Could you say which books/theologians/theology have influenced you to take this position? I’m assuming it’s
similar to NT Wright and David Lawrence? Not asking to grill you, but genuinely curious.
How does that differ from Shades in Hades?
Other than as a Shade you’d be constantly fading to nothing as you and the memory of you are forgotten?
Another factor in play:
If your Eternal Destiny is Fluffy Cloud Heaven, what do you care if The World Burns?
“It’s All Gonna Burn Anyway.”
— standard Christianese comeback (now used against Creation Care)
Add Rapture Eschatology and you get to watch it all as a Spectator Sport from your Heavenly Box Seat.
“And I will be laughing as the world burns.”
— some commenter in 2005 who got deleted
As in “CHRISTIANS FOR NUCLEAR WAR (It’s Prophesied! It’s Prophesied!)”?
(Casualty of The Gospel According to Hal Lindsay here. The above statement was NOT an exaggeration.)
Hey CM, we seem to be travelling parallel paths lately!
First you visit a church where I play the organ in Lausanne.
Then, shortly after you were in holiday in Tuscany, I was there as well (drove past Assisi as well, but didn’t stop there).
And I recently read Surprised by Hope and gave my first sermon (in decades) on pretty much the same topic as you here.
seems a whole lot of interest now in Iran as conservative Christians are attempting to proselytize in that Muslim country to establish a base. Problem: the Iranian gov’t is hostile to this movement.
what seems even more interesting is that the people involved in this movement centered around Iran, are extremely focused on ‘end times’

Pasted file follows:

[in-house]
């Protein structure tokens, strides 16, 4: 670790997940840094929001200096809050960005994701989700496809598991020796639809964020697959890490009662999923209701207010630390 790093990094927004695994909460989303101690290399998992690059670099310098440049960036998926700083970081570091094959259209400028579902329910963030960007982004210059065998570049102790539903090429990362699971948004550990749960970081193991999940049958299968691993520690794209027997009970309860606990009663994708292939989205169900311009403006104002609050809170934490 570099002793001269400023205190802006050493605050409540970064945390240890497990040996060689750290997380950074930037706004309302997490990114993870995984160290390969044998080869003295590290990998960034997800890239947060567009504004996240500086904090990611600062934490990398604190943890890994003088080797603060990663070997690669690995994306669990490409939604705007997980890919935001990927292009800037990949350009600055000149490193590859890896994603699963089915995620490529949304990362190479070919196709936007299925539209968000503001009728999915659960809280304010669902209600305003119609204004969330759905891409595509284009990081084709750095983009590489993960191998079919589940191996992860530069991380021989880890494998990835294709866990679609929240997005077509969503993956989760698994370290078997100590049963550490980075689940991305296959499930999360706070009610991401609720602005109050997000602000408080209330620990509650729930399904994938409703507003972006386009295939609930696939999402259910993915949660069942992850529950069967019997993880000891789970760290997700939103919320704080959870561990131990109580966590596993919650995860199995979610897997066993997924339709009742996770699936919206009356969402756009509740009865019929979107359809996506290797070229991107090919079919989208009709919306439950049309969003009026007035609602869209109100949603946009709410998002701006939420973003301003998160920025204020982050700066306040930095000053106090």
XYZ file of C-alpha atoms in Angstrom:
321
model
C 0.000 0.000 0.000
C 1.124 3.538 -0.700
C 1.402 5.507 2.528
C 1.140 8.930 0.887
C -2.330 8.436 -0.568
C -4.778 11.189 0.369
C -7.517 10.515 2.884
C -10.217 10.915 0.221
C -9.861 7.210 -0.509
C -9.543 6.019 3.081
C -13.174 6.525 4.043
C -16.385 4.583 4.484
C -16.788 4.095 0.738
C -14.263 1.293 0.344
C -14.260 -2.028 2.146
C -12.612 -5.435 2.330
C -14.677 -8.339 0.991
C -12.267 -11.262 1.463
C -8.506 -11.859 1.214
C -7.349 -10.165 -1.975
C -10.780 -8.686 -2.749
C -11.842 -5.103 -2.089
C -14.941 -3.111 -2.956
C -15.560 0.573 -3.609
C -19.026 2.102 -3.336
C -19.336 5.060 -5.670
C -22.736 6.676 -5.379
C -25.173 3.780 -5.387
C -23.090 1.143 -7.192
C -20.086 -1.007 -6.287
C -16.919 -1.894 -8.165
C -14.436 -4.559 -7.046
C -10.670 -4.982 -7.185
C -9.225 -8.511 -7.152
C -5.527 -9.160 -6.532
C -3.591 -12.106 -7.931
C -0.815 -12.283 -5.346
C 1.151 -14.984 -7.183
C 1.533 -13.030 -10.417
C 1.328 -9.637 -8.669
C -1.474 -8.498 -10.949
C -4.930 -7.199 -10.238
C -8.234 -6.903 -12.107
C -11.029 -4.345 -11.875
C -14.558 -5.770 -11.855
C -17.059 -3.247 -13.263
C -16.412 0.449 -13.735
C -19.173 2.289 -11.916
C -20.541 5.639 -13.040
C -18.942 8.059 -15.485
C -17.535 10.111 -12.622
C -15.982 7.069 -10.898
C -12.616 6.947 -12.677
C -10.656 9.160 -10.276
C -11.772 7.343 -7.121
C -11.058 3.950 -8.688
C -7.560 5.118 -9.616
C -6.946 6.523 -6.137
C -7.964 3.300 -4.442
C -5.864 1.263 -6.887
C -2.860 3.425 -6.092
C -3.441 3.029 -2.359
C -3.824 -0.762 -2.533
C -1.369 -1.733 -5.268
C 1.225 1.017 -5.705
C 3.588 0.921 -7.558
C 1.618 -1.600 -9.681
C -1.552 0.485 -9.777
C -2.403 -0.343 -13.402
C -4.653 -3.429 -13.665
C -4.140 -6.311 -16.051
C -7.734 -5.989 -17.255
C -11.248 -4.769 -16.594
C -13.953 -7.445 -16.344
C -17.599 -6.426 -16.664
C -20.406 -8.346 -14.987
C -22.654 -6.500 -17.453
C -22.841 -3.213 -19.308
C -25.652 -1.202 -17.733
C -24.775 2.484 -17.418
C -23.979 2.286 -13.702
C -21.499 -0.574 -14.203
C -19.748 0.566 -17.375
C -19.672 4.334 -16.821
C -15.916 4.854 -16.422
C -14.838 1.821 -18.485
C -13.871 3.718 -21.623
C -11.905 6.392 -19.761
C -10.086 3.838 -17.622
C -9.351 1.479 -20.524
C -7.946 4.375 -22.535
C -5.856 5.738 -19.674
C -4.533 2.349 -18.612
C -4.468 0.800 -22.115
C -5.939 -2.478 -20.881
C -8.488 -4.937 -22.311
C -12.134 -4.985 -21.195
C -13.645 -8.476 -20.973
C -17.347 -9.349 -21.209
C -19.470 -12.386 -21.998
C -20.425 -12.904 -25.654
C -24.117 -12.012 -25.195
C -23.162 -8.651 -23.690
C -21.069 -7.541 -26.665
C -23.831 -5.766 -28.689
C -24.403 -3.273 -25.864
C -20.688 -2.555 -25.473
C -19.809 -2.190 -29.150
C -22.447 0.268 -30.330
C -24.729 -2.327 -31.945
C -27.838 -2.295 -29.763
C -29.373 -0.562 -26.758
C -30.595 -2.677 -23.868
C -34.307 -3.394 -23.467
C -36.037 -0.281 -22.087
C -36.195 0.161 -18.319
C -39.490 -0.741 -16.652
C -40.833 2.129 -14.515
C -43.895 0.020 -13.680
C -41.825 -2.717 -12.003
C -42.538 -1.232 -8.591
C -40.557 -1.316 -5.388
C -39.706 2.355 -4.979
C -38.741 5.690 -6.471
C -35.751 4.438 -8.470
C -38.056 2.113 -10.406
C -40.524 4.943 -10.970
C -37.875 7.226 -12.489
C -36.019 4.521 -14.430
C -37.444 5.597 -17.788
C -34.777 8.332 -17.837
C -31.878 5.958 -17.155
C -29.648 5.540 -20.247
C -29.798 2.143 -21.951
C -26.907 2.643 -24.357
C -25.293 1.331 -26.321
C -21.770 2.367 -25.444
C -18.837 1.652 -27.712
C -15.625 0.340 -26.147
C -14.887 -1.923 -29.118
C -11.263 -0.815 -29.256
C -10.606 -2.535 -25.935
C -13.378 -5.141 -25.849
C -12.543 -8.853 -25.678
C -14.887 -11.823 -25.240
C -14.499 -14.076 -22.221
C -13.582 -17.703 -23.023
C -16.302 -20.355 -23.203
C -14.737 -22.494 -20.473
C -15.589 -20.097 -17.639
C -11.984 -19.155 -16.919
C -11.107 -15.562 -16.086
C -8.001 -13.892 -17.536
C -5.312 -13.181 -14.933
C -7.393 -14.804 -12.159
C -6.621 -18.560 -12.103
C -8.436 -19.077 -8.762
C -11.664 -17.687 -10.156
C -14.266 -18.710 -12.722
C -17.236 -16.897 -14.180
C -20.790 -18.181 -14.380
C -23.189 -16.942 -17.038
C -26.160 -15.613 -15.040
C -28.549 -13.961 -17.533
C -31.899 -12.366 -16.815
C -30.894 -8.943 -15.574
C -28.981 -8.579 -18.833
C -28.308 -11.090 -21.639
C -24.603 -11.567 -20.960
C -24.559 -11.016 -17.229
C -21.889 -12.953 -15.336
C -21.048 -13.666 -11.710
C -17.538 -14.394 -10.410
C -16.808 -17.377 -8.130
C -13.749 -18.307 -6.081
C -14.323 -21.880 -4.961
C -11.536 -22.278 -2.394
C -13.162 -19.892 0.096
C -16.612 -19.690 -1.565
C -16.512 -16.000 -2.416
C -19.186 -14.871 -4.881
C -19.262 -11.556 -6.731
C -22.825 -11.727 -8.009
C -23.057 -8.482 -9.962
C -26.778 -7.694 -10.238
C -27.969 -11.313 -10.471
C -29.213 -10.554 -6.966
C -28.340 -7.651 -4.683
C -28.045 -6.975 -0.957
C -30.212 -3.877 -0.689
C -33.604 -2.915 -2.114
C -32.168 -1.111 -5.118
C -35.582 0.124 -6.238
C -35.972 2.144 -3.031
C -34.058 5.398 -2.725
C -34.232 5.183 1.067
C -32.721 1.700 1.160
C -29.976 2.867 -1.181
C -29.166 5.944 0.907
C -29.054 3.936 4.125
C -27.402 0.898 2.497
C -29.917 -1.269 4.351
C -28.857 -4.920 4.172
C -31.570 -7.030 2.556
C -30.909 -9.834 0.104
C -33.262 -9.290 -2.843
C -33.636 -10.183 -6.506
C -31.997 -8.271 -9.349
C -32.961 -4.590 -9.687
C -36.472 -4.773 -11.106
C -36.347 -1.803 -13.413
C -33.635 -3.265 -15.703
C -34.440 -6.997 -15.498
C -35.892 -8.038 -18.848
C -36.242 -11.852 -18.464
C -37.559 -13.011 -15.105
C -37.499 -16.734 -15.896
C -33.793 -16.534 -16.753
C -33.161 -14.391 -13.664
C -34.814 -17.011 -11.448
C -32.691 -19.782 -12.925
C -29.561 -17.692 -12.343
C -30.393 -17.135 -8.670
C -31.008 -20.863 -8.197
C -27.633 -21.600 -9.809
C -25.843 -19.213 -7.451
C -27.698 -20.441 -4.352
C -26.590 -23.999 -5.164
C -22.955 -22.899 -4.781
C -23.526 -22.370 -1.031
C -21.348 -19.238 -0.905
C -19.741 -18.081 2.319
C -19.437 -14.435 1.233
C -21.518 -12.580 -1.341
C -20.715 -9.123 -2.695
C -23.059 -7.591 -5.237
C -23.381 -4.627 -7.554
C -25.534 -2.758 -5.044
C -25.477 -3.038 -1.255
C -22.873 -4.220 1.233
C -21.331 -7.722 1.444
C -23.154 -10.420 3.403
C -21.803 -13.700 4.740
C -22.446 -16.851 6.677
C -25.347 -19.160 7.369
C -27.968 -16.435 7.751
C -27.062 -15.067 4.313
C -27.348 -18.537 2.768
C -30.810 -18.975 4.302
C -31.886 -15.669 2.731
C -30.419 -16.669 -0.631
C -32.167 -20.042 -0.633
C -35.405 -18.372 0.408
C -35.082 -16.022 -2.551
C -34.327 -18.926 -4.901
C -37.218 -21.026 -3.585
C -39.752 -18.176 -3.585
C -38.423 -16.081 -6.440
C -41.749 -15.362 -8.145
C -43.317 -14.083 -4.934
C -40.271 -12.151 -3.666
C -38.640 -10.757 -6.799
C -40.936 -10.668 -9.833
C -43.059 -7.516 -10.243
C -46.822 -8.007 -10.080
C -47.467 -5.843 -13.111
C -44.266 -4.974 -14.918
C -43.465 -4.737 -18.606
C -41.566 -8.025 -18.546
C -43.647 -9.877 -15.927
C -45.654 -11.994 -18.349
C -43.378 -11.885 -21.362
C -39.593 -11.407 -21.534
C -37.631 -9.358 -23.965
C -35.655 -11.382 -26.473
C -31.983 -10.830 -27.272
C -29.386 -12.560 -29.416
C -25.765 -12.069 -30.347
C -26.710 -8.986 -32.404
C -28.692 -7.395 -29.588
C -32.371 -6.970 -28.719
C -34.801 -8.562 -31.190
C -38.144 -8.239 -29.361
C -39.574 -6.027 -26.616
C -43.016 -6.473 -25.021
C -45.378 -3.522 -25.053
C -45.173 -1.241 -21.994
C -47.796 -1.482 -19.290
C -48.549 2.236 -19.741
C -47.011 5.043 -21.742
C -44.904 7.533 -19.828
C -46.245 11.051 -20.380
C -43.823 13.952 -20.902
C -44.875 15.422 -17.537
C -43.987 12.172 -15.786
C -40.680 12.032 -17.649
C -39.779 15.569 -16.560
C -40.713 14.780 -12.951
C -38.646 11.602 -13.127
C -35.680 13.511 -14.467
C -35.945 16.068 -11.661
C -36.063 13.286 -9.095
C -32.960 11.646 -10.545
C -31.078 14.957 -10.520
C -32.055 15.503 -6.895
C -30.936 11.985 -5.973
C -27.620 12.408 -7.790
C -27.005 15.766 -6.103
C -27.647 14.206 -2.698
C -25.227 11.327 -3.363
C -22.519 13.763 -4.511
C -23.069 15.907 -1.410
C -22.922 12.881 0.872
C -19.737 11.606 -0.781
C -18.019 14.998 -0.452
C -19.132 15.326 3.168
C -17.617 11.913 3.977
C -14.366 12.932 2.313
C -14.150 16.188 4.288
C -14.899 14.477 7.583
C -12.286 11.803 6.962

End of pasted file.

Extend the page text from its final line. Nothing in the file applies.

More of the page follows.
I’m not drawing a conclusion but when I put Iran, ‘end times’, and Christian far right together, the hairs on the back of my neck stand up
is it possible that the ‘connection’ foreshadows geo-physical attempts to bring on the ‘end times’ and so further the return of Christ? With Trump at the helm and some really strange lady minister advising him . . . . . I don’t like the direction that line of thought tends to take, no. At least warmonger Bolton was sent packing. But at least he had SOME experience of the world. These are strange times.
Beautiful photograph also.
Mike, thank you. There is so much confusion about Heaven and the hereafter that sometimes there is very little distinction from that held by popular culture and what Jesus teaches. I’ve had limited discussions with people but many times their mind will start to wander. I’m not sure how the teaching church has neglected this for so long. I guess it’s easier to drift with the easy tide.
Hang on to this sermon; keep within easy reach!
Blessings to you too, Susan.
–> “The Christian faith is the faith of resurrection. Life conquering death.”
Amen. The sacrifice and cross are all great for what they accomplished (established the new covenant), but it’s the post-cross VICTORY that is essential to our faith in Jesus.
The Gospel of the day was preached to us today and although a very good sermon was ours, it is enhanced by the message you give us today.
Thank you CM.